Former Norwich City star Cedric Anselin urges men to talk about their mental health

Cedric Anselin, who is speaking at the Men's Wellbeing and Mental Health Awareness Day about his men

Cedric Anselin, who is speaking at the Men's Wellbeing and Mental Health Awareness Day about his mental health experiences. Picture: DENISE BRADLEY - Credit: Copyright: Archant 2017

It is okay for men to not be okay.

Gabriel Abotsie, men's wellbeing nursing lead, speaks at the Men's Wellbeing and Mental Health Aware

Gabriel Abotsie, men's wellbeing nursing lead, speaks at the Men's Wellbeing and Mental Health Awareness Day. Picture: DENISE BRADLEY - Credit: Copyright: Archant 2017

That was the overwhelming message from former Norwich City star Cedric Anselin, pictured right.

The ex-footballer, who also played for Bordeaux, last year told how he had been battling depression for the past 14 years and had thought about taking his own life.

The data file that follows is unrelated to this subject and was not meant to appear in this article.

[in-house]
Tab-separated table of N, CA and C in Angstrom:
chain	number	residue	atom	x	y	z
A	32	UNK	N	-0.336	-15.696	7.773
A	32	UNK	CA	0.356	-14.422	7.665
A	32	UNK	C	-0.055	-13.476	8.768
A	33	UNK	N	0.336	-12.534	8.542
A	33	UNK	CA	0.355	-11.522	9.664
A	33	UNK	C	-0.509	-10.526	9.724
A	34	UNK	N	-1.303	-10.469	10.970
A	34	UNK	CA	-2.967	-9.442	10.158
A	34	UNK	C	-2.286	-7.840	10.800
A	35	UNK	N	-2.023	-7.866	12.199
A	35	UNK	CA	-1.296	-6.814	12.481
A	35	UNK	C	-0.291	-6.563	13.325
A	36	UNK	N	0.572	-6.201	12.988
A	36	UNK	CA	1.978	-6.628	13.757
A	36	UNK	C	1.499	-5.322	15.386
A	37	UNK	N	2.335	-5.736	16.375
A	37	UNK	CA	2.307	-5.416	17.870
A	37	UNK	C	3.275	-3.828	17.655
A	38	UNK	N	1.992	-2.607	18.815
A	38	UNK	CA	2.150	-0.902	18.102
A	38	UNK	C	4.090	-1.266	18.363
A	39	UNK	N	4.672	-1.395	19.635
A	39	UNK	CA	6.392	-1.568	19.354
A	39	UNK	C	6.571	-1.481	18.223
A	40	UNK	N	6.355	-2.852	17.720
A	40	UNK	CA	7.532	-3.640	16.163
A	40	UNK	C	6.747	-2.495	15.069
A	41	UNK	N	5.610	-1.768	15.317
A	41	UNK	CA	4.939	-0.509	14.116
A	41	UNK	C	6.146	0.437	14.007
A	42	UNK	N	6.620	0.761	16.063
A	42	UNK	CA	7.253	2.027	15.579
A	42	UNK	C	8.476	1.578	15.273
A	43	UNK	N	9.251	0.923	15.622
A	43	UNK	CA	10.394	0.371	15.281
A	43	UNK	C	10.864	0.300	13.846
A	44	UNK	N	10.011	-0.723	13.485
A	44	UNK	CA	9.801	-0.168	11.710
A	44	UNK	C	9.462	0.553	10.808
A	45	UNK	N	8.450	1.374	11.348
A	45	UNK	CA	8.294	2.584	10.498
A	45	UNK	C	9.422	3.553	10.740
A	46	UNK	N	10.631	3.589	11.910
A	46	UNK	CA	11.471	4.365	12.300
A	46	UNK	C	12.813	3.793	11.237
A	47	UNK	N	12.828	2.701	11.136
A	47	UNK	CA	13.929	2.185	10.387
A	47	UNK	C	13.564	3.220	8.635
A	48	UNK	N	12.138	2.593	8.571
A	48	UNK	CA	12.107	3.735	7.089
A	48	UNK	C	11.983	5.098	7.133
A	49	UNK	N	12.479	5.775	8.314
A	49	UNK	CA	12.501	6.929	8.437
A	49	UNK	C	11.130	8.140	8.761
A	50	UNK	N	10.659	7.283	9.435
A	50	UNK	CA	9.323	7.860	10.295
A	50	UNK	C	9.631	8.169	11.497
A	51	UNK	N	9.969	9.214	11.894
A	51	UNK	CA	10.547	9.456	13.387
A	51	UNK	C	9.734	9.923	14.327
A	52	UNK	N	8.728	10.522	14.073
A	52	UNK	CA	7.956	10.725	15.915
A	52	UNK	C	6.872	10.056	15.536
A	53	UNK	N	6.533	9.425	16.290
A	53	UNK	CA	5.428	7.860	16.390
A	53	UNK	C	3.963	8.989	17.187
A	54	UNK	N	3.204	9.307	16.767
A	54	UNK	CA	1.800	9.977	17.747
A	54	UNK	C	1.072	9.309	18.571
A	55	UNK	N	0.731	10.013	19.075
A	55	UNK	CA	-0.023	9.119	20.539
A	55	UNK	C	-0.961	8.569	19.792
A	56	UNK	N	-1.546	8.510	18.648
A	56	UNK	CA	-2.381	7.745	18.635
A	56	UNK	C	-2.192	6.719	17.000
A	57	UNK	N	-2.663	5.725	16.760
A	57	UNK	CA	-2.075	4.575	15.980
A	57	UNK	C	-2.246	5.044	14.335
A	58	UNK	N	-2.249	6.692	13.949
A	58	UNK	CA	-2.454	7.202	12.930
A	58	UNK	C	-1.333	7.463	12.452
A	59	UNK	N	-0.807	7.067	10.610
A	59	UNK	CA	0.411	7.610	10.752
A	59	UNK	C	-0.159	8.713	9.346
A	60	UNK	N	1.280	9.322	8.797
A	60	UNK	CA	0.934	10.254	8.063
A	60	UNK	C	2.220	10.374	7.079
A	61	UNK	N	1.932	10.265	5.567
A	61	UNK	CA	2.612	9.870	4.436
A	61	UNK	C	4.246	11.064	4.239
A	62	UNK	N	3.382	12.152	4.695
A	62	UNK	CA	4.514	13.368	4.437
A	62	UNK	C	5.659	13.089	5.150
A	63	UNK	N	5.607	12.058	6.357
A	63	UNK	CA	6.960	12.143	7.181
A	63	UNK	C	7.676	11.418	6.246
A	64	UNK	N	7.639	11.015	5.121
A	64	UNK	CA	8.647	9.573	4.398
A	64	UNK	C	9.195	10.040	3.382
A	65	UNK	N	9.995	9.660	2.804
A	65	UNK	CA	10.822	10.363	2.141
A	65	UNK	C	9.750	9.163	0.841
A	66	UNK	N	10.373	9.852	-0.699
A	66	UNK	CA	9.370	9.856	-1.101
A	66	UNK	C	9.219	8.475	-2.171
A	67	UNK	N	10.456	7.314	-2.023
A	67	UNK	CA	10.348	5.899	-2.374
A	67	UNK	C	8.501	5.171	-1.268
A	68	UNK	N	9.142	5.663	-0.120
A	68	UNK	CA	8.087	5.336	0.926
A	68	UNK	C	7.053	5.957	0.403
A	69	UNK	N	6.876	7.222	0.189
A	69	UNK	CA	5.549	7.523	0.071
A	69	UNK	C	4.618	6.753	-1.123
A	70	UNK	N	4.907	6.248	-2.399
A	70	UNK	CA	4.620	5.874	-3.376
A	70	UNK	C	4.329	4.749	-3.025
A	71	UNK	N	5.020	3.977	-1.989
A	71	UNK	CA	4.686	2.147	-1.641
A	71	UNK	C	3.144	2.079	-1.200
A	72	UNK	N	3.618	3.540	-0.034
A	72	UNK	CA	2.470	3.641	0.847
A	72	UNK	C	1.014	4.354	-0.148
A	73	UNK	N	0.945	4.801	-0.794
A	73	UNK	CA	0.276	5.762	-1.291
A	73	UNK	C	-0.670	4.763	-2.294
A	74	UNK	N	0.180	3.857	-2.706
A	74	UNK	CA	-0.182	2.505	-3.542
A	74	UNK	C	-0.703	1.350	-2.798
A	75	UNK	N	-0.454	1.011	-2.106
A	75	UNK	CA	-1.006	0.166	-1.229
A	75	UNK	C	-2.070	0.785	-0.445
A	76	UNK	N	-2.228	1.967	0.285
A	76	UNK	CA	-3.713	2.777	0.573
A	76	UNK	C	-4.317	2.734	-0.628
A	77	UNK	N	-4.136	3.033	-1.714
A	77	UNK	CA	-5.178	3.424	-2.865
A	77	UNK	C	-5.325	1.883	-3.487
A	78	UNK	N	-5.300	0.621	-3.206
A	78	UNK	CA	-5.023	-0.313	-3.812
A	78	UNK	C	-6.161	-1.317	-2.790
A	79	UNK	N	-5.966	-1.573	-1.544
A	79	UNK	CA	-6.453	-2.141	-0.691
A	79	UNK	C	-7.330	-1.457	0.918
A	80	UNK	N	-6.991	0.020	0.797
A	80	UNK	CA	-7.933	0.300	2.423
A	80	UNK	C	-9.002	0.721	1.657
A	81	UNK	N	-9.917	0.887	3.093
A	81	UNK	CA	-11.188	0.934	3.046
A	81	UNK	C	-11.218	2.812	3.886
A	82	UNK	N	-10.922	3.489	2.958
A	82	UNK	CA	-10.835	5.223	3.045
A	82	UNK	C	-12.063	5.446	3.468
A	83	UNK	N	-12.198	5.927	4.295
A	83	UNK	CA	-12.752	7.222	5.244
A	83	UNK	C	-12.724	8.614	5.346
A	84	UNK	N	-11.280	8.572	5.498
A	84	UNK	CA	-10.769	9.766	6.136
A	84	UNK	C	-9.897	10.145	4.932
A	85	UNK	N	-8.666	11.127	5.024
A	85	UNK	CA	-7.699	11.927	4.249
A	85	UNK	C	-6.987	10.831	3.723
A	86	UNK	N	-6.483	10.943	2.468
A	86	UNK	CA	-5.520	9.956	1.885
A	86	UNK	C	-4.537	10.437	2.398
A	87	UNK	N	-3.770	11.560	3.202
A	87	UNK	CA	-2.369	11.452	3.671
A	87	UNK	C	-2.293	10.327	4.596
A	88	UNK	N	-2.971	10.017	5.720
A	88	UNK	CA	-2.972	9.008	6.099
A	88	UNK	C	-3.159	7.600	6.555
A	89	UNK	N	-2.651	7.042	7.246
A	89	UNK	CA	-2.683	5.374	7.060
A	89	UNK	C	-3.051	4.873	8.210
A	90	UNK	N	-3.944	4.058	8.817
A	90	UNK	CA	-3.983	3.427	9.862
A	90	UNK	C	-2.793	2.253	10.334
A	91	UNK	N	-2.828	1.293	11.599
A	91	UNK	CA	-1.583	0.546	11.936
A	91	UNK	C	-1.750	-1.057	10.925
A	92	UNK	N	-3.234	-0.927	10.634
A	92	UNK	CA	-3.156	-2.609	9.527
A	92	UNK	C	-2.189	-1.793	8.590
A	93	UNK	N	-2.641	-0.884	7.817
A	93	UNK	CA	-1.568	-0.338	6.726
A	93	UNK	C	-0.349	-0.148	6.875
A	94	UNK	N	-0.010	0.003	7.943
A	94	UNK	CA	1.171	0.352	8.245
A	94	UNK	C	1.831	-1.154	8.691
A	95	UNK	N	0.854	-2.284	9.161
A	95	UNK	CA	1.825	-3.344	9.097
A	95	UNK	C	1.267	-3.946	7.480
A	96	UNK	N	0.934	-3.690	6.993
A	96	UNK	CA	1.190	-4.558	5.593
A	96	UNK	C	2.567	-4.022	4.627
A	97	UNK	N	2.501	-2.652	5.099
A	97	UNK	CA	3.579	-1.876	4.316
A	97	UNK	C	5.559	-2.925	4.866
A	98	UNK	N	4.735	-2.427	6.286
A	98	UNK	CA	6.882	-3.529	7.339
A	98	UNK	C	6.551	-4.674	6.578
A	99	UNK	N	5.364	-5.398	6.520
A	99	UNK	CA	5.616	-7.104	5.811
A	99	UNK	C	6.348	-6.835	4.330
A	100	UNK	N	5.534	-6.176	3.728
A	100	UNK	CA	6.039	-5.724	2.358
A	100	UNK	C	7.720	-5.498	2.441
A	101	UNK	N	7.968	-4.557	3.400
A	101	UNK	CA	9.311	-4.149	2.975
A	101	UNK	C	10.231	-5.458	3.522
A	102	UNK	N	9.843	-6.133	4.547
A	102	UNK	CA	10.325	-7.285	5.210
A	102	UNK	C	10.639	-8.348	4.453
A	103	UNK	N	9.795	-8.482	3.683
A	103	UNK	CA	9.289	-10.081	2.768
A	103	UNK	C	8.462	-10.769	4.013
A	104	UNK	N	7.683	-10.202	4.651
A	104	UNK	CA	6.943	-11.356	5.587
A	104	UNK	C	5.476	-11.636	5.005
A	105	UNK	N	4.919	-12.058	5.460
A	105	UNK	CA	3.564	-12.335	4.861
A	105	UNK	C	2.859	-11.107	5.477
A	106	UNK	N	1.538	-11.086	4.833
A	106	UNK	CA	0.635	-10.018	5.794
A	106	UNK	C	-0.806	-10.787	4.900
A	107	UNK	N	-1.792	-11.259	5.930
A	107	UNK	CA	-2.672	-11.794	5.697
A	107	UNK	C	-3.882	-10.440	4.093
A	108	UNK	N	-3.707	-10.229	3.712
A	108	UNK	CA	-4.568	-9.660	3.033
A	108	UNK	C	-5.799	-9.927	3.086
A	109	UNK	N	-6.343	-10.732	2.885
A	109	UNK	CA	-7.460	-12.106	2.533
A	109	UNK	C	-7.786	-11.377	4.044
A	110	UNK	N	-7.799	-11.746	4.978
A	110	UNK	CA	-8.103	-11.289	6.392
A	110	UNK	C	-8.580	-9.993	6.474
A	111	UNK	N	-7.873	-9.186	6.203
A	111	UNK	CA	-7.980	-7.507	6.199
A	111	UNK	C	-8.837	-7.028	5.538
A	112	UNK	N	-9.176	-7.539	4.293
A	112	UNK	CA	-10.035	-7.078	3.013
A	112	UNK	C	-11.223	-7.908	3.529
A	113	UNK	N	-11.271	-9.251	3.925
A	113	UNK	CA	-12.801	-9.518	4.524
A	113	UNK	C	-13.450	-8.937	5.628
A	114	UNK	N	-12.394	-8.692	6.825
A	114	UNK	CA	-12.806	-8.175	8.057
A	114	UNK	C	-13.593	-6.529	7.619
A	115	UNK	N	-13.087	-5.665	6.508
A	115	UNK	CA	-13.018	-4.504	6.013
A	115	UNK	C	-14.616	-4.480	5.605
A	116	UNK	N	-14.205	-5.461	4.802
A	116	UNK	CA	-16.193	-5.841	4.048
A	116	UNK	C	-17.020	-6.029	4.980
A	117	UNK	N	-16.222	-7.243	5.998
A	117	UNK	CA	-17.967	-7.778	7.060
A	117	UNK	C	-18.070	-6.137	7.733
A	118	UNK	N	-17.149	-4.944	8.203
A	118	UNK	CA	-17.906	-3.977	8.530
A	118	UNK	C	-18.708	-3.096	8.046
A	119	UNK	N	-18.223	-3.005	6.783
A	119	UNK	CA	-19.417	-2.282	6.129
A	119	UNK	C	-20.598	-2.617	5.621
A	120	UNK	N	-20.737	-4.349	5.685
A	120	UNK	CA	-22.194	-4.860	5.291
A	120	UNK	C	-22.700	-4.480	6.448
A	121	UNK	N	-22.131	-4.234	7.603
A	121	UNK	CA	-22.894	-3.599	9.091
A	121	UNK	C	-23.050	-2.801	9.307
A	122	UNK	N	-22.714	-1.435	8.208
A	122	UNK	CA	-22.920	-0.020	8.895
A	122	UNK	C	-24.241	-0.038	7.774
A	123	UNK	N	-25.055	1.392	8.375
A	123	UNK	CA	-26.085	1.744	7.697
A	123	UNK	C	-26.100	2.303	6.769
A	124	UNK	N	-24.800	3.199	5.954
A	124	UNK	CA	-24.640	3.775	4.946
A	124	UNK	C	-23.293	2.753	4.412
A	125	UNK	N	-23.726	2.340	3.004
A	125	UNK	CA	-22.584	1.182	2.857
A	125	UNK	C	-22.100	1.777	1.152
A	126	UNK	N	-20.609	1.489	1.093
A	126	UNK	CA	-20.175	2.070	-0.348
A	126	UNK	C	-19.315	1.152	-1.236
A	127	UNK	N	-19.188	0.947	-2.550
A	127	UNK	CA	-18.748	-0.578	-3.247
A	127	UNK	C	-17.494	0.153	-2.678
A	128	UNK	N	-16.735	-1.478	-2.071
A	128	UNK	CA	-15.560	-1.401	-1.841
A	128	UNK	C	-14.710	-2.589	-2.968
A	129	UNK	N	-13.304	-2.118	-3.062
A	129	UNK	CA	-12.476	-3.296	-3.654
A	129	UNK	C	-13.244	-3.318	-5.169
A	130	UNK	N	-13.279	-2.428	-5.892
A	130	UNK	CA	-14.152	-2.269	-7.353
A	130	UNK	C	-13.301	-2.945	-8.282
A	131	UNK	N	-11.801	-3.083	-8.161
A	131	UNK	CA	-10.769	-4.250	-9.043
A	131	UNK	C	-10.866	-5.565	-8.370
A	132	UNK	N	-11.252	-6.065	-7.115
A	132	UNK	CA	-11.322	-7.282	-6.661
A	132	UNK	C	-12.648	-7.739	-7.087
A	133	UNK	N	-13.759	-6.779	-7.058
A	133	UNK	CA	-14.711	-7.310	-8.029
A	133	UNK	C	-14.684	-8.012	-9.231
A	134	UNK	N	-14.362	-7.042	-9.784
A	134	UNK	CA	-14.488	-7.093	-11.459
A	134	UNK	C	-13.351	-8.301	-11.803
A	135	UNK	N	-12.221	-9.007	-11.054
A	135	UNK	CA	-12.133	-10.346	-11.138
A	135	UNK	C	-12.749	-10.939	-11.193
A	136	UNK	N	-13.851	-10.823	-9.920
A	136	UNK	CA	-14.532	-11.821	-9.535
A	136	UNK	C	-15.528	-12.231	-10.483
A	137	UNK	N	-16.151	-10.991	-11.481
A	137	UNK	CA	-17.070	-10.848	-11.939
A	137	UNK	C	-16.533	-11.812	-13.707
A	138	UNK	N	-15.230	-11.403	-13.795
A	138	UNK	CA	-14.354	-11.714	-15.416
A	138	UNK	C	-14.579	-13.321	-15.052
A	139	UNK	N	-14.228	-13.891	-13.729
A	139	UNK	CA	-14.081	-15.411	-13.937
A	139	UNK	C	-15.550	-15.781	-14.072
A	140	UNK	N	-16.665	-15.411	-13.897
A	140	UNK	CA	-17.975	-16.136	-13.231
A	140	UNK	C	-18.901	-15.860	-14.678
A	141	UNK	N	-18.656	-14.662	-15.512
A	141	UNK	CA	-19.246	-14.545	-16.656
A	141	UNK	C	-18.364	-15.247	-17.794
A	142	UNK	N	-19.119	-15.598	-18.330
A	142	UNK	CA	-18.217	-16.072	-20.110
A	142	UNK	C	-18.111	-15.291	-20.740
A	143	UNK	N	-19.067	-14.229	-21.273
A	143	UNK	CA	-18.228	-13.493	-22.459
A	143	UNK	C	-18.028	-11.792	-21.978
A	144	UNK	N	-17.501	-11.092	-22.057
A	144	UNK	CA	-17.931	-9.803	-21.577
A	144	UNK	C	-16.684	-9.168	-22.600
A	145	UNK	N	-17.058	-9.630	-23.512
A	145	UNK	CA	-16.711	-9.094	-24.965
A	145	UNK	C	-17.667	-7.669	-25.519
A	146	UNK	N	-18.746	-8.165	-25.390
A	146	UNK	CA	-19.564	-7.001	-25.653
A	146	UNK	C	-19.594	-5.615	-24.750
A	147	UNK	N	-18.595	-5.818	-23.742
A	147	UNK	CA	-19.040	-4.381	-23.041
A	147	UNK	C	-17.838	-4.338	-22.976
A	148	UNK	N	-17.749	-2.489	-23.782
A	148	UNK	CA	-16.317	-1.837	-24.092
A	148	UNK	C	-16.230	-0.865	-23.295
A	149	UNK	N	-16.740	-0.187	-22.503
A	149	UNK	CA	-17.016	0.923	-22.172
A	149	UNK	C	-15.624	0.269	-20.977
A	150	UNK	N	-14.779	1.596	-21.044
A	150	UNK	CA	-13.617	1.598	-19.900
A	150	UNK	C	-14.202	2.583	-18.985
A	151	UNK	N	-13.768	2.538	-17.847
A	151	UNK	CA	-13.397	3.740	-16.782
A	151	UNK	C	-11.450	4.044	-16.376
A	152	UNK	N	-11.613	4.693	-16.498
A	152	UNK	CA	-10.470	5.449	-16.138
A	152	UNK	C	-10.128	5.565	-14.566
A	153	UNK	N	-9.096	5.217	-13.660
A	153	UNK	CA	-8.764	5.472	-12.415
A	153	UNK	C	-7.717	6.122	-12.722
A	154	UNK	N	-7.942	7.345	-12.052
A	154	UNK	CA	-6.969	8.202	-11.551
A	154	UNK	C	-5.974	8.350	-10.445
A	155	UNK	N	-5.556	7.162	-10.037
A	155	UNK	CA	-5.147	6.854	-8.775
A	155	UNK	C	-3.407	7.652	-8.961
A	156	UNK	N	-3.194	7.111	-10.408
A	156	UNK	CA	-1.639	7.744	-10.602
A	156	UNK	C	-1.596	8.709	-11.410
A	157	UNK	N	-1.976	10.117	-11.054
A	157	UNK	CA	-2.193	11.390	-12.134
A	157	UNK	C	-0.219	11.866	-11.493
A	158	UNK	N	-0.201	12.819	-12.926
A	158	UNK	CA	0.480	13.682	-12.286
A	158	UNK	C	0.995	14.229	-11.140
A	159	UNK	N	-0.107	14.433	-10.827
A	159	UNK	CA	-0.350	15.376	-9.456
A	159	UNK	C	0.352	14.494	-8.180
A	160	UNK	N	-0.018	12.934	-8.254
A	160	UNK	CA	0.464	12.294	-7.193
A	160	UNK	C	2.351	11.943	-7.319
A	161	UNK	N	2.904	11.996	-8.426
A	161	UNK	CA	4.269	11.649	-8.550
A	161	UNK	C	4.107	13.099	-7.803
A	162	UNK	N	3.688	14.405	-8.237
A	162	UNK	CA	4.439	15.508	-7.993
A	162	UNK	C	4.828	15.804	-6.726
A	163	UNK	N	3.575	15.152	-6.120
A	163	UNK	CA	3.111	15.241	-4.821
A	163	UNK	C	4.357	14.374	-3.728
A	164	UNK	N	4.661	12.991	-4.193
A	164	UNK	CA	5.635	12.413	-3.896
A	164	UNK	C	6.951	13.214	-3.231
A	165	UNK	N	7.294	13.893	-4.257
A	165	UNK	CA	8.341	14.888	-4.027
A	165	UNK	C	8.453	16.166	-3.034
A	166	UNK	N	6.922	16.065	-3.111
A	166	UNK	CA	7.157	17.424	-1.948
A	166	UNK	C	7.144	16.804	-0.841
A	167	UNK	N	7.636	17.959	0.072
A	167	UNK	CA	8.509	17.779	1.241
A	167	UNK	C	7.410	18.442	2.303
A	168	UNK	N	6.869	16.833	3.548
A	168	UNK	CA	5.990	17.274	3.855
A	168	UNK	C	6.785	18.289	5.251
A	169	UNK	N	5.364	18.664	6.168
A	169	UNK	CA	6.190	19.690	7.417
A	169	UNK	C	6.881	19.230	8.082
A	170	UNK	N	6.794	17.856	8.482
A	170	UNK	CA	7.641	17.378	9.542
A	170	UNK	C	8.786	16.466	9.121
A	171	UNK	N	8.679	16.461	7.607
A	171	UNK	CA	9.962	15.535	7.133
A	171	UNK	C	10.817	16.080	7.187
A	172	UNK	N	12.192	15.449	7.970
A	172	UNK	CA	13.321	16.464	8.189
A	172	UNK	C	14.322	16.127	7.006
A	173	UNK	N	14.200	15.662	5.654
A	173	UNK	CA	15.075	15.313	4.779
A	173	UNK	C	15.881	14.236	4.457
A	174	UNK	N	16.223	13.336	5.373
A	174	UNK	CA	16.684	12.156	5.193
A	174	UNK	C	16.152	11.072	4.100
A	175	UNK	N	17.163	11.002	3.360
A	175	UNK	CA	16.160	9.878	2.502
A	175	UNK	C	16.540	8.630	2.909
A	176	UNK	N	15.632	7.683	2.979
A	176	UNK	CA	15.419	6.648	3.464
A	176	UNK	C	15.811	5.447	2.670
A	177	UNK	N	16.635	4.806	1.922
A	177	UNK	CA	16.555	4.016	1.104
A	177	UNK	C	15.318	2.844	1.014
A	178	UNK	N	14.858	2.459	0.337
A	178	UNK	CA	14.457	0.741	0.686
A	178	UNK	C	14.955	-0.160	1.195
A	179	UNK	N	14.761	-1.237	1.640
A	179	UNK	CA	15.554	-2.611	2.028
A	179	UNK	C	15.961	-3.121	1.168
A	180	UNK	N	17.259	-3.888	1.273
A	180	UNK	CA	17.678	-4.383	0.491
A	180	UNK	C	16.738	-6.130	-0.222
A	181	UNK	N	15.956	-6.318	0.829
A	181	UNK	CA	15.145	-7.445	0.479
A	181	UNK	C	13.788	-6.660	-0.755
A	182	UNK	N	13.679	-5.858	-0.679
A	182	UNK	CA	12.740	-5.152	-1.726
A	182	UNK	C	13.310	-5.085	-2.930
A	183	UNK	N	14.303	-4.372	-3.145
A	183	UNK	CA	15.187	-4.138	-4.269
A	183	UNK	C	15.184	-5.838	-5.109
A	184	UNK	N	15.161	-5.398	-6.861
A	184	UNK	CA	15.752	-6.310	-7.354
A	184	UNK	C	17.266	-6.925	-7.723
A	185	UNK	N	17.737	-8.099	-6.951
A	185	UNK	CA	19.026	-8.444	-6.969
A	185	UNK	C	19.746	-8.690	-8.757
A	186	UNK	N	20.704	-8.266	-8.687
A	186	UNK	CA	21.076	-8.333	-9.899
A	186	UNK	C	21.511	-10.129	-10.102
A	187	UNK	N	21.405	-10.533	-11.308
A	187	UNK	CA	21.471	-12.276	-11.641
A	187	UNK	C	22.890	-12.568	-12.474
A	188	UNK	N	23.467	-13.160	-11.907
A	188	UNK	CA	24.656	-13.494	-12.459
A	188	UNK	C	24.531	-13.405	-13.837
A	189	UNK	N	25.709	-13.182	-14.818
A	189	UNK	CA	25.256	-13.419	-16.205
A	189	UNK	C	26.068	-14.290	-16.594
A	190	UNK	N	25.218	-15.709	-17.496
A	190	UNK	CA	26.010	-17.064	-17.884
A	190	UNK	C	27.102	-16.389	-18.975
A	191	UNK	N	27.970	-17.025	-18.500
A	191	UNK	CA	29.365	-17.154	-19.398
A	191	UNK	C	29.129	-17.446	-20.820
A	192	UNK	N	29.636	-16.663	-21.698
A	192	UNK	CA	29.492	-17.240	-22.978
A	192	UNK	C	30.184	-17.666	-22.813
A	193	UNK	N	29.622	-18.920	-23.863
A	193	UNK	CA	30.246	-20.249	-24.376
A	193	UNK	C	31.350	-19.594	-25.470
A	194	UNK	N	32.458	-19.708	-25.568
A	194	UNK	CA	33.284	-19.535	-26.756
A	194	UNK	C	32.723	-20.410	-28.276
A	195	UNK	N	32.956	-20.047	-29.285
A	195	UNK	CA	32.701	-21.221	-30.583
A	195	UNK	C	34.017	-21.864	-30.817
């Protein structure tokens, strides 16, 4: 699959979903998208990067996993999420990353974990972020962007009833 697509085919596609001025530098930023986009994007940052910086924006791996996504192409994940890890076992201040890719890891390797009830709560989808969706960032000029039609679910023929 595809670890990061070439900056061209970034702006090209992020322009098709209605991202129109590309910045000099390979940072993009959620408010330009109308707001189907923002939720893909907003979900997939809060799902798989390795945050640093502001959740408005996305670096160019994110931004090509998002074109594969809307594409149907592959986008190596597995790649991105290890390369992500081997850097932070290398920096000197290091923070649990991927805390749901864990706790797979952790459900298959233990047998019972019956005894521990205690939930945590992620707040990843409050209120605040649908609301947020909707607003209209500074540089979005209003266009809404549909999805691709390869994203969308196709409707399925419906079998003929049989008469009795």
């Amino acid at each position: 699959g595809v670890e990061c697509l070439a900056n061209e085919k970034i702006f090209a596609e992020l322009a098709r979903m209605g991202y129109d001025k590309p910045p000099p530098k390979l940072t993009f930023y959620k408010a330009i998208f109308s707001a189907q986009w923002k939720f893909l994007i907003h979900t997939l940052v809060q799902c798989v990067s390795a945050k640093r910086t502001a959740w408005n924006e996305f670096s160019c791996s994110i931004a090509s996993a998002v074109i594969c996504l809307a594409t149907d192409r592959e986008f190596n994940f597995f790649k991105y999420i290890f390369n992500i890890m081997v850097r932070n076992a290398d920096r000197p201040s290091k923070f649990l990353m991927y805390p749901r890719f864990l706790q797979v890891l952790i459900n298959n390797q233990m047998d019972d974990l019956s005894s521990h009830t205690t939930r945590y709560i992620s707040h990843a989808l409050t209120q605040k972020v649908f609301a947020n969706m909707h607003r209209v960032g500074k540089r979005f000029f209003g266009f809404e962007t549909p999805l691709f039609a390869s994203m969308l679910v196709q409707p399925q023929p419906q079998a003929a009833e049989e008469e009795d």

Anselin, who has since become a men's mental health ambassador, told his story at a Men's Wellbeing and Mental Health Awareness Day in Norwich.

He said: 'I'm proud to talk about depression, I'm proud to talk about my experience - I'm not ashamed anymore.


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'It's part of my life and will always be part of my life for the rest of my life.'

Anselin said it was vital for men to 'talk, talk, talk' about their mental health and break that stigma that surrounds men's mental health.

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He said: 'To be honest some friends of mine said man up, be a good father, don't cry and those words can really hurt.'

Anselin said when you are in a 'very dark place' words like that can have a really negative impact.

The Frenchman insisted it was okay to not be okay but urged anyone in that position to talk to others and seek the help that was out there.

He said : 'It's very important for any man, any age to talk about depression or mental health or if they don't feel well inside their mind.'

Anselin was a key speaker at the event, held at the King's Centre, King Street on Thursday (November 23).

The event, organised by the Norfolk and Suffolk NHS Foundation Trust, heard that men were three times more likely to take their own lives than women.

Gabriel Abotsie, men's wellbeing nursing lead for the NSFT, said they were trying to break stereotypes of masculinity among men.

He said: 'Just making them aware that it's okay for them to ask for help.'

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